By all accounts, the residential real estate market in the Cayman Islands is in boom territory, as demand increases, the economy continues to be healthy, and consumer confidence is on the rise.
When Premier Alden McLaughlin announced the creation of a new trade and investment ministry last year, together with a regional office in Hong Kong, he justified the unusual mid-term move with the ever-changing international regulatory landscape for the financial services sector.
The Cayman Islands is capitalizing on new opportunities in the reinsurance market after 75 percent of the 33 new insurance and reinsurance companies established in Cayman last year were linked to the reinsurance space.
IRG Real Estate Ltd. broker Jeremy Hurst moved to Cayman in 1988, and around that time government was developing a transportation plan that included the revitalization of George Town Central.
Cayman Finance hosted a pair of events in New York on Jan. 22 to showcase the strength of the Cayman Islands financial services industry and its benefits to global partners, particularly those in the United States.
Daniel Altneu The new Immigration (Transition) Law, 2018 and Customs and Border Control Law 2018 came into force on Feb. 1 by Order of Cabinet....
There is growing consensus to support a U.S. proposal for the reform of global corporate tax rules, which would limit the ability of multinational companies to shift profits to low-tax jurisdictions, according to the Organisation for Economic Co-operation and Development.
With the Securities and Exchange Commission moving to crack down on fraudulent crypto-schemes, the allure of crowdfunding capital through initial coin offerings on blockchain platforms appears to be fading.
Substance legislation passed by lawmakers in December 2018 has laid down the parameters for the way Cayman is responding to pressure by the European Union to reform its tax regime, but many questions remain about the economic impact of the new framework.
Cayman’s government and financial services industry professionals have had mixed reactions to the territory’s recently passed economic substance legislation, with some expressing cautious optimism that the new laws will increase investment in the islands, while others are bracing for an exodus of companies.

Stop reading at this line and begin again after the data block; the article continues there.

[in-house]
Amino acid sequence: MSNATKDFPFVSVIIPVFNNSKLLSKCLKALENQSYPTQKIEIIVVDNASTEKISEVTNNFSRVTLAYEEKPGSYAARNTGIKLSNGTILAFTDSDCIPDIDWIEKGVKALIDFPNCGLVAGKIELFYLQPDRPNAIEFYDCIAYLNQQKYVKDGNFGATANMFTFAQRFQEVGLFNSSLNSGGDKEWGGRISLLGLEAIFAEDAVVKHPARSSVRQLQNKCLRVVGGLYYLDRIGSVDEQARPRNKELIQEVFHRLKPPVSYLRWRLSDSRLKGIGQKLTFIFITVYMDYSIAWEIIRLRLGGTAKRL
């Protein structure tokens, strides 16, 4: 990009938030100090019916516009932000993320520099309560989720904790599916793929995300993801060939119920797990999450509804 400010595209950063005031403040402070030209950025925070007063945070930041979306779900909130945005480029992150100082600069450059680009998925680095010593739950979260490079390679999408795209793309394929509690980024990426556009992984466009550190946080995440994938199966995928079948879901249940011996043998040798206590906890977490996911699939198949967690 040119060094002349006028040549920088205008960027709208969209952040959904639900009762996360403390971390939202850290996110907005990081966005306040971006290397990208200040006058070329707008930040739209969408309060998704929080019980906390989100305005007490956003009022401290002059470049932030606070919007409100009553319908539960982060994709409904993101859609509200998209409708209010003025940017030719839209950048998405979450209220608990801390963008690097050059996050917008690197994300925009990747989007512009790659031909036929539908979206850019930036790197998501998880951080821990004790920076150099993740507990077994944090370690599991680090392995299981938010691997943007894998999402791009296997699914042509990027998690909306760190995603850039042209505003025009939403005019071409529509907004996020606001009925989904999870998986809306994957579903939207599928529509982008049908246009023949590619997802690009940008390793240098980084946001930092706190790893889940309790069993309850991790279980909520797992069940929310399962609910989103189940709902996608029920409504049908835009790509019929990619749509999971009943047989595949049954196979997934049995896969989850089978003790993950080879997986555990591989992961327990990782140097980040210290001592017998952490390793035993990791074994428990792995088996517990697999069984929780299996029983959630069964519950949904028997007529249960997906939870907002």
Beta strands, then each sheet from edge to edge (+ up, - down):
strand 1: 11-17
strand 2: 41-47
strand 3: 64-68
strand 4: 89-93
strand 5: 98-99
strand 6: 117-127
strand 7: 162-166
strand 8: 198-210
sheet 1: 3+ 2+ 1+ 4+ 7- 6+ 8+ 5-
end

Financial markets were hit with an onslaught of weak economic news across the housing sector recently.
Cayman Islands women are a significant under-used resource that could fuel further growth in the islands economy, according to the keynote speaker at the annual tourism conference last month.
Bloomberg economist Carl J. Riccadonna said the current “trade war” was more a “trade skirmish” and that globalization was just slowing. Michael Pettis, professor of finance at Peking University’s Guanghua School of Management, in contrast, believes that we have entered a phase of deglobalization.
Cayman is globally renowned for its tourism and financial services, but is not known for having a pharmaceutical industry.
The Cayman Islands saw more mergers and acquisition transactions than any other offshore jurisdiction in the first half of 2018, as the total value of Cayman deals increased by nearly 50 percent over the second half of 2017.
The treasury yield curve has garnered much interest in the news recently. The past few weeks have witnessed a narrowing of the gap between short- and long-term rates dangerously approaching a proverbial inversion. So what is a treasury yield curve? As an investor, why should it matter?
Cayman’s fund industry is facing significant changes under new regulations to fight money laundering and the financing of terrorism.
Businesses that litigate in the Cayman Islands courts have historically had few alternatives to the traditional funding model, i.e., paying a law firm a fixed hourly rate.
Cryptocurrencies are currently not a threat to financial stability, according to the Financial Stability Board, a global regulator that advises the G-20 group of countries.
When late last year, Cayman avoided being placed on an EU tax blacklist by committing to remedy, before the end of 2018, what the EU called a lack of economic substance of Cayman-based entities, few knew what exactly the Cayman Islands government had promised to do.